Archive for September, 2011


HPGe Detector, Part II: Neutron Activation with a Weak AmBe Source

September 21, 2011

Activation of antimony, indium, and aluminum is possible using a homemade neutron source containing ~5.6 millicuries of Am-241 in sealed smoke detector sources pressed against beryllium.  Although the source is weak (at best about 2000 n/s) and the activities induced by it even weaker, an HPGe detector can convincingly sniff out the telltale signs of neutron exposure in certain materials that have been nearby.  (Read Part I in this series for details about the HPGe detector.  Successful detection hinges on the high resolution of the HPGe in these three cases, but see my video here for an example of activation detected by a NaI:Tl scintillator.) 

Below are the three test specimens: 200-mesh antimony powder, an old piece of 0.01″ indium foil, and some little scrap pieces of 6061 aluminum:

When manufacturing artificial radioactivity by neutron capture, it’s important to optimize both the irradiation conditions and the detection conditions according to the physics of the experiment—tailoring the neutron energy spectrum to the reaction cross-section with moderators, choosing irradiation and counting durations according to product lifetime, and using an appropriate detector for the expected activities (in these cases, all expected products are strong gamma emitters).  My goal with the antimony is to detect Sb-122 from radiative capture of low-energy neutrons on the natural isotope Sb-121, i.e. Sb-121(n,g)Sb-122.  With indium, I’m seeking the In-115(n,g)In-116m1/In-116m2 reactions, also favored by low-energy neutrons.  The aluminum presents an opportunity to perform a fast neutron reaction, Al-27(n,p)Mg-27.  I will discuss the challenges particular to this reaction in more detail later.

I elected to use polyethylene as a moderator and reflector for all three irradiations.  The AmBe source emits a broad spectrum of fast neutrons with a mean energy near 5 MeV, so the indium and antimony activations benefit from having those neutrons slowed down.  The Al(n,p) reaction does not benefit from slow neutrons; however, the mean free path of fast neutrons in Al metal exceeds the thickness of my pieces, and the plastic will serve to reflect many neutrons back into the sample that would otherwise be wasted.  Below are a couple ad-hoc contraptions to surround samples with plastic.  At left is my black HDPE “neutron oven,” originally part of a “Snoopy” neutron detector.  At right is a more versatile concept—HDPE bricks.  For no particular reason the antimony and aluminum went in the “neutron oven” and the indium was cooked inside the stack of bricks.

The half life of Sb-122 is 2.72 days, so ideally the antimony would cook next to the neutron source for more than a week to bring it up toward saturation activity.  I’m not that patient, so it cooked for only two days.  In-116m1 (half-life 54m) saturates in a few hours, so I cooked the indium in contact with the neutron source for two hours.  Mg-27 from the Al(n,p) reaction (half-life 9.5m) is expected at exceedingly low activity and a special technique of repetitive irradiating and counting was adopted: irradiate (1800 s), count (700 s), wait (700 s), count background (700 s), and repeat this sequence two more times.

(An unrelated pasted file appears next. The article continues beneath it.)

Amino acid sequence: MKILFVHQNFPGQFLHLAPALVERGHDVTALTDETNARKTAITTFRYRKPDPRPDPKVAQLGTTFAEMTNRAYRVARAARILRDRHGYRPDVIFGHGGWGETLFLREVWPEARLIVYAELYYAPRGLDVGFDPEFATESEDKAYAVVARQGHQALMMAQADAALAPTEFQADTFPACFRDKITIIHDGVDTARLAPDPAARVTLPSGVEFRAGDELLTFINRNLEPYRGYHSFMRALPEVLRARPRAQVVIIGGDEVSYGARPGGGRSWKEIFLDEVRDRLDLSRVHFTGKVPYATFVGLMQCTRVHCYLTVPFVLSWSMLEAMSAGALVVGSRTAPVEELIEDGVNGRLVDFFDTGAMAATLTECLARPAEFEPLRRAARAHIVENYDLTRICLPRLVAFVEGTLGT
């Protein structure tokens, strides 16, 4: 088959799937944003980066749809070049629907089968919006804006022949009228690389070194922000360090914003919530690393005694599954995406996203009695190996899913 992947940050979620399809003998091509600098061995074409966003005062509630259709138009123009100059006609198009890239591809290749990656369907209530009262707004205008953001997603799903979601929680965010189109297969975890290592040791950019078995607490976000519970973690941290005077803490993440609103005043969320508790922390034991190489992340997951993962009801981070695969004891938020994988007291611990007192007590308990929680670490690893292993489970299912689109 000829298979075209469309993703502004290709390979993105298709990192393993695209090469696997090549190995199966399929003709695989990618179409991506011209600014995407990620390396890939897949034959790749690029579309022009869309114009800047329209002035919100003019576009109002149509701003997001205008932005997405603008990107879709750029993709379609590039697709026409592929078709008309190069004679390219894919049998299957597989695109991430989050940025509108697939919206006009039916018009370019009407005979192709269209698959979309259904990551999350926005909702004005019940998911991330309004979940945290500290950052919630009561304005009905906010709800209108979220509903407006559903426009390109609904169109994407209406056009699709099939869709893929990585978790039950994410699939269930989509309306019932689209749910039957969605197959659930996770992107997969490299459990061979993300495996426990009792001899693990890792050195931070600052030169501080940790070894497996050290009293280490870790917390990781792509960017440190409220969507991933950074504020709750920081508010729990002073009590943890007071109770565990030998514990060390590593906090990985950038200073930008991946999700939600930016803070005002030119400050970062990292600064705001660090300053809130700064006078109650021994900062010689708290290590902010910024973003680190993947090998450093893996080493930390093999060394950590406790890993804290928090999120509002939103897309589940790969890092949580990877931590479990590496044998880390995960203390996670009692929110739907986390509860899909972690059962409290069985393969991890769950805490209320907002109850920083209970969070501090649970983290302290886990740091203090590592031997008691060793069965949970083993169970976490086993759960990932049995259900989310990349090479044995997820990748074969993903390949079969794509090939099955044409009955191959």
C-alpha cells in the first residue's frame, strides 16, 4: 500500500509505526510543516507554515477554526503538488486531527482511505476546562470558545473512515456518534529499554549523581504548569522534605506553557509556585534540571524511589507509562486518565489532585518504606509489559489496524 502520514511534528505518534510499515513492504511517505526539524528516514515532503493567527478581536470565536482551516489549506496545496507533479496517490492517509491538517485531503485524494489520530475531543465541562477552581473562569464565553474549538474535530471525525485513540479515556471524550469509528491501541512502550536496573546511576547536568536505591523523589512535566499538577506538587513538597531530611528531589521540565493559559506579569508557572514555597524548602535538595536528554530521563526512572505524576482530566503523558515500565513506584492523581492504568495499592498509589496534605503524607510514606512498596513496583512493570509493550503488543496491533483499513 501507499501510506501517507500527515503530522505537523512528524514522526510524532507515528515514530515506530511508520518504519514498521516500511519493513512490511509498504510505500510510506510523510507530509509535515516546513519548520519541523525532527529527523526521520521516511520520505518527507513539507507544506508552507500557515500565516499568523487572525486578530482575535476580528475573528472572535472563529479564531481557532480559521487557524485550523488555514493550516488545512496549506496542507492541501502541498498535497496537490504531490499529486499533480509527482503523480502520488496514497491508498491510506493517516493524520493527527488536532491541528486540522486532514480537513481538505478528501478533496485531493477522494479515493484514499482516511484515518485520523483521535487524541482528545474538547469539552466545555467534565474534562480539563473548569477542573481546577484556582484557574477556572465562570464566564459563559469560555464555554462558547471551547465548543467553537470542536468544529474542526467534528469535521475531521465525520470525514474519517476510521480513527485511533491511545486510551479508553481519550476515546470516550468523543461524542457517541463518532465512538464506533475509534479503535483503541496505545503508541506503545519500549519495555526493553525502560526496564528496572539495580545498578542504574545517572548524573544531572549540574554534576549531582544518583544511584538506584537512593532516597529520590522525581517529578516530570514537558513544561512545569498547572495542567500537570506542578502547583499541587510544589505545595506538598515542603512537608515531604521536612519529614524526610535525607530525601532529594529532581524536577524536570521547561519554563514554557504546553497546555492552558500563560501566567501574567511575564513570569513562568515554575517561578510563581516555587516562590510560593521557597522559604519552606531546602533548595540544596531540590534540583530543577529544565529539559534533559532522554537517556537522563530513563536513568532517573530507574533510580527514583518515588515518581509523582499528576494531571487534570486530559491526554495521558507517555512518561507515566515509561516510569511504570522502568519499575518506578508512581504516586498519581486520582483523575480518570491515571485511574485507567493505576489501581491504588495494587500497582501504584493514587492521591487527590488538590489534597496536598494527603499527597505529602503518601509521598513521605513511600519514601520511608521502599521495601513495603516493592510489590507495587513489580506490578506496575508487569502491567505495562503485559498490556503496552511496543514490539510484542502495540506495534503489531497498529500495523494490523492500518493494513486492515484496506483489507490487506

After irradiation, I counted the samples with the HPGe detector (left, its electronics at right).  My approach is generally to count for at least one half-life if practical, but no longer than two.  The count times (detector “live times”) are noted in each collected spectrum in the gallery below.  Background spectra for subtraction are best obtained by allowing the sample to remain in position near the detector for several half-lives to decay, then counting again for as long as possible.  I used this general approach with indium and aluminum, but with the 2.7-day antimony, it would have been somewhat impractical.  An alternative is to simply remove the sample entirely and count as I ended up doing; a better alternative would have been to count the background before irradiation.

Each experiment resulted in radioactivity of the type expected.  Or did it?  Check out the results (click any image for full size):

The radiation from antimony has a simple spectrum that matches expectations of a 564.2-keV gamma ray accompanying 71% of decays.

The indium spectrum offers a robust and distinct fingerprint of multiple gamma energies that are a textbook match to the expected values from In-116m1; other possible radiations from other isomers of In-116  or In-114 are not in evidence.